2011 Snow Pictures!

Every year I take pictures of Gen playing in the show. This year though I tried to keep the playing to a minimum because I was worried about the footing and Gen’s Feet.

As you can see below, my horse who is barefoot is getting snowballs in his feet. You can also see that his feet are looking terrible in the winter weather. His wall is starting to separate from the foot and it is scaring the crap out of me! I am told that the snow packing in a small space is what is making it grow. Not good, especially since my pony LOVES the snow and is out in it for many hours a day. At least my Farrier will be out Saturday to try and help.

I was always told that a barefoot horse was fine in the snow. I never knew that they could get snow balls. I know I am a worry wart, but look at the gap between his foot and the floor. It is so scary to watch him walk in the barn…he is basically ice skating.

Clearly Gen is not bothered by the fact that he can hardly walk. Look at him galloping along in the field…

And here he is doing a “flyby” as I am yelling at him NOT to run. He wasn’t getting it. He knows that every year after it snows when I get my camera out it is time to show off. He wasn’t getting that it was like an ice rink this year! He really is awfully cute though isn’t he?

And this is supposed to be my normal “snow shot” but my horse is so freaking dirty that I hate it and I refuse to use it as my shot for this year. It must get above 50 at some point soon so I can give him a bath! This makes me want to put a blanket on him…to bad it is too late 😦 Did I ever mention I wanted a black horse?

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8 thoughts on “2011 Snow Pictures!

  1. I have only ridden in the snow once. My horse has shoes and he got snowballs, too. A gal in Nebraska has her horse’s shoes pulled and HE gets snowballs. She uses non-stick cooking spray or shortening in the hooves to keep the snow from sticking, but I can tell you, snow is going to stick. Period.

    Can’t speak to separation of hoof wall, however, since my horse is always shod. We just rode very slowly (while he got taller and taller ;o)

    Good pictures ;o)

  2. Laz is barefoot and he occasionally gets snowballs too but then he walks and they pop out after they ball up. It makes me worry too. I use PAM spray and it helps a little, although just totally temporary. I’ve heard of people using Musher’s secret but I’ve never done it and won’t.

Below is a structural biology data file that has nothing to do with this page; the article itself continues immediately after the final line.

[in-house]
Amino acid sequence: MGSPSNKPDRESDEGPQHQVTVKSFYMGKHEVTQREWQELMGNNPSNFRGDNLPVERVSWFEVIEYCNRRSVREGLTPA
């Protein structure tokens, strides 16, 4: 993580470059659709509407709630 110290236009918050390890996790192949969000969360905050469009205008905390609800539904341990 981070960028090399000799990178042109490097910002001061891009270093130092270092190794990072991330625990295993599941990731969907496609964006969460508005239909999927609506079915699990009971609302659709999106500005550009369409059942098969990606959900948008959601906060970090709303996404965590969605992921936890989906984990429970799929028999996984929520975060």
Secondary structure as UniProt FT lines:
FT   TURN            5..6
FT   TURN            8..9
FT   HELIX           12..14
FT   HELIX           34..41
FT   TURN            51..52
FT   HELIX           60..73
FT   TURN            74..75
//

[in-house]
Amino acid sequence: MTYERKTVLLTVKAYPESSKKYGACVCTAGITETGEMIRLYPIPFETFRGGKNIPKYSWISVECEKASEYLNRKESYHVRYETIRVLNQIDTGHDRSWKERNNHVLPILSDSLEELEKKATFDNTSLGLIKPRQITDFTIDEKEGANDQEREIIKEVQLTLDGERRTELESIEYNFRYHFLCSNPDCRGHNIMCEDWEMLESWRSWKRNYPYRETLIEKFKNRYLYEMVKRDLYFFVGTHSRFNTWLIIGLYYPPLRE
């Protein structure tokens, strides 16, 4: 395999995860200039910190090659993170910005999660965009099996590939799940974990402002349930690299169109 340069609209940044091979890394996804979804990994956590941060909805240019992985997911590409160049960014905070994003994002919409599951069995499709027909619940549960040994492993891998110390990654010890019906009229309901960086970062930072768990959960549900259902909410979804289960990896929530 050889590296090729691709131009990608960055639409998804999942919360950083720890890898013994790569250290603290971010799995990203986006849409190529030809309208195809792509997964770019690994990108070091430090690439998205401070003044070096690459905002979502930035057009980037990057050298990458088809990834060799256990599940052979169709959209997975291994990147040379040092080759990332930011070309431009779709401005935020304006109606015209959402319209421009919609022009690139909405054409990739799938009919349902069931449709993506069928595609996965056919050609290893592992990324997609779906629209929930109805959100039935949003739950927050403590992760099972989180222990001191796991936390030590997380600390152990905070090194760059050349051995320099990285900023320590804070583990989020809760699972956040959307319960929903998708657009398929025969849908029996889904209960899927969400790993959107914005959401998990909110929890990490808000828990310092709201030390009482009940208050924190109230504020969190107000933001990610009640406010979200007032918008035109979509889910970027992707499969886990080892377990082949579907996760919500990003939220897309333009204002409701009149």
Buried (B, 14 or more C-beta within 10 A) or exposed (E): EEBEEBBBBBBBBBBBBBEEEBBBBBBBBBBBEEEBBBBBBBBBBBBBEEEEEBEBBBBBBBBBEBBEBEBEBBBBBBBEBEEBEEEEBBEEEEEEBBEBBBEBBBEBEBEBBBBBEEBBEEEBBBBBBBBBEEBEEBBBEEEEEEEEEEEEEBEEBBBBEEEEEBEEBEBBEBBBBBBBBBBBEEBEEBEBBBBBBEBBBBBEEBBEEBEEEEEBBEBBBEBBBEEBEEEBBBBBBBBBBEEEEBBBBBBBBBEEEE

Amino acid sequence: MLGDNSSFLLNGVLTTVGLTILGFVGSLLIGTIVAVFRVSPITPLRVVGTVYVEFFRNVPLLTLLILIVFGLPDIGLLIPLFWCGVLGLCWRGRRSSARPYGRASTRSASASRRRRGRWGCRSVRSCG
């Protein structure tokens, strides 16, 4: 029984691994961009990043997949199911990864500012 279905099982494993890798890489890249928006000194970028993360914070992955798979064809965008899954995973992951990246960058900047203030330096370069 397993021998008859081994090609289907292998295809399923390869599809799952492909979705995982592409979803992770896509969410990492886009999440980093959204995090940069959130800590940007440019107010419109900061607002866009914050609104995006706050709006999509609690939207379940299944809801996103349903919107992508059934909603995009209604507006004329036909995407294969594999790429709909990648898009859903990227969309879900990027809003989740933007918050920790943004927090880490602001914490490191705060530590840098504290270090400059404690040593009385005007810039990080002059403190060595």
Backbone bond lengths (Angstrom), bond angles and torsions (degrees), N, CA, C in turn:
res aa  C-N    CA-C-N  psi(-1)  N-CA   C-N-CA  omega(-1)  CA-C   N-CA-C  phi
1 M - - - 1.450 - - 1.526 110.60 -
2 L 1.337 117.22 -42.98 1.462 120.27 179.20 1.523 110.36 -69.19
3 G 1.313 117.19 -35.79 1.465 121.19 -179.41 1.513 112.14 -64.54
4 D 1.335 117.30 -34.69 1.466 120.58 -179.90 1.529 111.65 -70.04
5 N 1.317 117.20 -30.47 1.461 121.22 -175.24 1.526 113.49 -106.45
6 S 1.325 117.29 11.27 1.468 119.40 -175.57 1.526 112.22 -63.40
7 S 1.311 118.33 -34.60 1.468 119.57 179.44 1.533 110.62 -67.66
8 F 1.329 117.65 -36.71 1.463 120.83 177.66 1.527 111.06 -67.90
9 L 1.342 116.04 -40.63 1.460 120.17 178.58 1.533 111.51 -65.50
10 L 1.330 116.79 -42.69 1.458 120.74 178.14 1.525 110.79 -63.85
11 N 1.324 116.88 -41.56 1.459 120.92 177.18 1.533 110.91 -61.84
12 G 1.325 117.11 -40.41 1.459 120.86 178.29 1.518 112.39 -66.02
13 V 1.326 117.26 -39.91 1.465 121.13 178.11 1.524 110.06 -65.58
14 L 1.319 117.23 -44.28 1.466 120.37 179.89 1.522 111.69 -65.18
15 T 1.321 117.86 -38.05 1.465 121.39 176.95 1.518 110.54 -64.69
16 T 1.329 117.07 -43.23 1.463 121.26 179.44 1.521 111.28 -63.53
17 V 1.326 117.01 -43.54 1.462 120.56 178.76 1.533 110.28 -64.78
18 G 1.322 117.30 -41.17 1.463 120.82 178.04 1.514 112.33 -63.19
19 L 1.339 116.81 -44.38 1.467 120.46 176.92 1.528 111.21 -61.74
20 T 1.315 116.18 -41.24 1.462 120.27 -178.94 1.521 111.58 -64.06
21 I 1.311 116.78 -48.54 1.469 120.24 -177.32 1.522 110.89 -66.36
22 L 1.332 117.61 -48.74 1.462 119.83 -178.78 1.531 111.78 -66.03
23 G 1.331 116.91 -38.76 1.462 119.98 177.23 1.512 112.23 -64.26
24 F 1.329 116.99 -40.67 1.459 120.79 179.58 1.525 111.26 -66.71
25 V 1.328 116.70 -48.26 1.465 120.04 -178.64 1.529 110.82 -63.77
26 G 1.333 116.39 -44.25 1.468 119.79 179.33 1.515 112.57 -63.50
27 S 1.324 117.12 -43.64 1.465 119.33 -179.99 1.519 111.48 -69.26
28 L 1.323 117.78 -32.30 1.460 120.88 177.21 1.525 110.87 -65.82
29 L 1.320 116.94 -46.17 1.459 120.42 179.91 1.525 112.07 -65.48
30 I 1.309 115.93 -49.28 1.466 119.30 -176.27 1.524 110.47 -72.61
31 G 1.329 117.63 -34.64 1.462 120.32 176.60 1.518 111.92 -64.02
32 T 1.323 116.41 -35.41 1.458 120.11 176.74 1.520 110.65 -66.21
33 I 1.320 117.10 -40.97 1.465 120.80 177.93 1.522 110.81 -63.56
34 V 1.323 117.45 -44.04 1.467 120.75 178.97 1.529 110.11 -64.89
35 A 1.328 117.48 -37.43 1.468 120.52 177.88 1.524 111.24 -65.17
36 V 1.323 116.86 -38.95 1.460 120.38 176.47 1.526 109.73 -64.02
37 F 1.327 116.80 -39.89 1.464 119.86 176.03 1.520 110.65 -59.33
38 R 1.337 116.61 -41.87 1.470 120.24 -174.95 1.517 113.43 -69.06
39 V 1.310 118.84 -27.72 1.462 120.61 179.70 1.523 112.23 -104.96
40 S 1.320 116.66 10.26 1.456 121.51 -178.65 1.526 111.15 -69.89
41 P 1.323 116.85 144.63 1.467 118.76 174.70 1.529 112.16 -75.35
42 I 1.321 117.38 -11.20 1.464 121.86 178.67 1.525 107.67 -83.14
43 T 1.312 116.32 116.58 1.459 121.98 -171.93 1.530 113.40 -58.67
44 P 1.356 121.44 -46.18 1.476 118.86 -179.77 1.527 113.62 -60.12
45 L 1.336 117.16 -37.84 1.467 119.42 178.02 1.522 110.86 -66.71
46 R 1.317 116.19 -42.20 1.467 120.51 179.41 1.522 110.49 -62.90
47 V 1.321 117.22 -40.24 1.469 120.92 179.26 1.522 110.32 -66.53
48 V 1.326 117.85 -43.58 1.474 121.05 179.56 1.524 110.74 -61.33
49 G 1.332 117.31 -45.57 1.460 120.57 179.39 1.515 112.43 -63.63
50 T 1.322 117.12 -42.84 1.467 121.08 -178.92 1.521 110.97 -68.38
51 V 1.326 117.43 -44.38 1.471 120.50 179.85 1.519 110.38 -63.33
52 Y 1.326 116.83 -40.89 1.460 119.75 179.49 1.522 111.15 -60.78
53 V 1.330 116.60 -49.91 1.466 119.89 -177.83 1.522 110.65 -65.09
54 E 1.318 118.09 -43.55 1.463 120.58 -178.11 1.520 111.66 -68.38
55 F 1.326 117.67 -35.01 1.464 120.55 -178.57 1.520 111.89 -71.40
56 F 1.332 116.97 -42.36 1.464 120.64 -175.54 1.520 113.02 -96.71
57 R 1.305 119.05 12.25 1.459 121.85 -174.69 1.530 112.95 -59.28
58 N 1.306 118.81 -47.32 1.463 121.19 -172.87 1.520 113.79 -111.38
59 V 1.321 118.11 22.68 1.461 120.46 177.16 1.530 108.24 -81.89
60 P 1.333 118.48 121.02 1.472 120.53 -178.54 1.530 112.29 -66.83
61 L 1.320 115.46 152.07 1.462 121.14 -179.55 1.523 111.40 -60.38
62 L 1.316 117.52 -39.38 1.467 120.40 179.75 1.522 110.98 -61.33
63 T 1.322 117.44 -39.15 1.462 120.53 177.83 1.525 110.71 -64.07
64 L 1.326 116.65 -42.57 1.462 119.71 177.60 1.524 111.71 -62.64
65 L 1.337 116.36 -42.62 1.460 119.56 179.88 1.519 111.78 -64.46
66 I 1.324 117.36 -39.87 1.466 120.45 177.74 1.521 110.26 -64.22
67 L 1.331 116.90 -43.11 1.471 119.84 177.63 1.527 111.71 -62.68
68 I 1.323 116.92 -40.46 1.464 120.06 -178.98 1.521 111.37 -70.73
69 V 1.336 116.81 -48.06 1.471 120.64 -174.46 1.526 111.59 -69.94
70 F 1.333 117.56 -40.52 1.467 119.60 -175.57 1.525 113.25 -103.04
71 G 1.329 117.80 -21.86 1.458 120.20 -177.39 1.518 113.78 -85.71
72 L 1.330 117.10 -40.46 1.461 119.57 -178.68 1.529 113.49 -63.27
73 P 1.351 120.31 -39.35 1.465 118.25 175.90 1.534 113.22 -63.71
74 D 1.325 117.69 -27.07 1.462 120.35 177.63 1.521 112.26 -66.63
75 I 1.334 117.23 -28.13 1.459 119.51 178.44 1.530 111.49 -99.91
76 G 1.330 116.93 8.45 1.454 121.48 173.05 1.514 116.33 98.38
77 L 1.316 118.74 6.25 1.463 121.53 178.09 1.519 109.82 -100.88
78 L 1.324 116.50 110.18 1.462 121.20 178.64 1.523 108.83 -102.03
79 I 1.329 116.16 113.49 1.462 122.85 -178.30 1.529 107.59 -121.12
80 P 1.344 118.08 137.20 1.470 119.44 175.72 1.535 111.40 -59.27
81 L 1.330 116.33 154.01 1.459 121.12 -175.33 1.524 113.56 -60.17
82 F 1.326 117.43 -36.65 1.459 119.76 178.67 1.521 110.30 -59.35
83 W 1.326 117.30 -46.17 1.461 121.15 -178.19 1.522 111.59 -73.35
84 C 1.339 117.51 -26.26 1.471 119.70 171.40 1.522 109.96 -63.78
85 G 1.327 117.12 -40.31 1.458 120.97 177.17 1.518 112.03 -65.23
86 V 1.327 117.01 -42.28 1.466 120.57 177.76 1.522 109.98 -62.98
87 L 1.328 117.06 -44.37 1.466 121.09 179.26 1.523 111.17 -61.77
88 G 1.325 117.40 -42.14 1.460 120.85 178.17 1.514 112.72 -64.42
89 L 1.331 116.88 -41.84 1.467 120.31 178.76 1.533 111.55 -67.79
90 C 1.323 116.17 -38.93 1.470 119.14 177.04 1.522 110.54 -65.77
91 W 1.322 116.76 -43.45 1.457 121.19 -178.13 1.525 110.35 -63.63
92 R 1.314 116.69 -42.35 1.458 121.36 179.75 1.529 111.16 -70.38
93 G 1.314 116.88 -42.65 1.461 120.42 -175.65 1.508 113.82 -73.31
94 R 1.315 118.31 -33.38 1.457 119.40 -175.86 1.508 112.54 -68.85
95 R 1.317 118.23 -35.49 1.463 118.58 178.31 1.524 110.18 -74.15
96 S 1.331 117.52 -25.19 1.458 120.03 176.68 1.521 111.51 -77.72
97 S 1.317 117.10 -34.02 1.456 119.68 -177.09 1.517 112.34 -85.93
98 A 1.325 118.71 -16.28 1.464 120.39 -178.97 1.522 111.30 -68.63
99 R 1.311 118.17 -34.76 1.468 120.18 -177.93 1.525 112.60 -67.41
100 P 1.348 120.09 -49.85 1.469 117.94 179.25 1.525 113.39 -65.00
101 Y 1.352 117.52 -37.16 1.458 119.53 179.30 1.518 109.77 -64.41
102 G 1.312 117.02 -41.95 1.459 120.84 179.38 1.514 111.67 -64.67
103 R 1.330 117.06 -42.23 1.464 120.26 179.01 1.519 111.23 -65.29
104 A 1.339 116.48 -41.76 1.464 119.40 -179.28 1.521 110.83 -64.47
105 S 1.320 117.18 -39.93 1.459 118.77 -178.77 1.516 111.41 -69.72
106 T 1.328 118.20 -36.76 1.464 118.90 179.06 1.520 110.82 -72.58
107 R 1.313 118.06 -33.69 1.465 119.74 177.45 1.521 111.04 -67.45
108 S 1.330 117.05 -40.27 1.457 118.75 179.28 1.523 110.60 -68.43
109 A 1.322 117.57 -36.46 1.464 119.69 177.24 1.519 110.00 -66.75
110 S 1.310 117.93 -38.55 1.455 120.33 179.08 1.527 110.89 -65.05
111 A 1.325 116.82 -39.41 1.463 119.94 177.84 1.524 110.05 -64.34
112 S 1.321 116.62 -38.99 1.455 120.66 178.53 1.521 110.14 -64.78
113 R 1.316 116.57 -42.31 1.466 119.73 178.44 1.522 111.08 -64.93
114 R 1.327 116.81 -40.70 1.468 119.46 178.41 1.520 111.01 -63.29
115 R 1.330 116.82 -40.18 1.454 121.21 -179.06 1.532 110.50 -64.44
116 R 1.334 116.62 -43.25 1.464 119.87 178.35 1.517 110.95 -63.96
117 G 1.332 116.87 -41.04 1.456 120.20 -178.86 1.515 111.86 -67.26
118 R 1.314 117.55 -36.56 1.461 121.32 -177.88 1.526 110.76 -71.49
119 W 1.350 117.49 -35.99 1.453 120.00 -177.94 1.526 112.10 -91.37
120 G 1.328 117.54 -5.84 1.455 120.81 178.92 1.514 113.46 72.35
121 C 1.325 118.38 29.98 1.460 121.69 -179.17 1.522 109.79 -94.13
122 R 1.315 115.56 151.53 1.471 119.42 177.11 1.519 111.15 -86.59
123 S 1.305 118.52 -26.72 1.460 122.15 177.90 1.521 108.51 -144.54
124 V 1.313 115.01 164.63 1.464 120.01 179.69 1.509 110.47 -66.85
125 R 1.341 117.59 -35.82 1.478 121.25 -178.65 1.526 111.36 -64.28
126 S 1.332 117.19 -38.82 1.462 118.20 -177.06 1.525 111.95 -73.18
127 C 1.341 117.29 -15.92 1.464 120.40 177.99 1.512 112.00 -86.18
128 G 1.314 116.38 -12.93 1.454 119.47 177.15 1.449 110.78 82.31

At least it looks like your cement is grated so there’s traction..ours is slick so I dont ever bring him in if I dont have to. Once I did and he splawed out like Bambi. Not cool.
    Gen is so adorable and happy 🙂
    Curry him and vacuum wont clean him off? I’m used to a Bay but just so you know…I can see Laz’s dirt/grime too, he’s lighter than his fur. There’s no winning!

  3. It’s less about the lack of shoes and more about the balance of the foot. The angle of his toe may have something to do with his tendency to develop snowballs.

  4. Here you go. A clean Gen. 😀 I’ll send the photo to you if you’d like, or yank it down. I hope you don’t mind me playing with your photo, I just loved this one a lot and wanted to see if I could clean Gen up for you. If you like it I can make changes to it if necessary.

    Clean Gen Photo

  5. He’s collecting snowballs because his feet are too long: his walls are too long and his toe is WAY too long. Traditional farriery uses a “pasture trim” for barefoot horses, which is really just trimming the hoof for a shoe and then not sticking a shoe on it. You need long walls to have enough hoof to nail into but if you’re not putting shoes on it’s actually detrimental to the function of hooves.

    If you can get your farrier to rasp his walls down to the sole level you might not have that problem, though your farrier will probably object to that and give you a song and dance about how horses need to have hoof wall to stand on.

    Anyway, unsolicited advice aside, I really like that pic with him cantering away from you.

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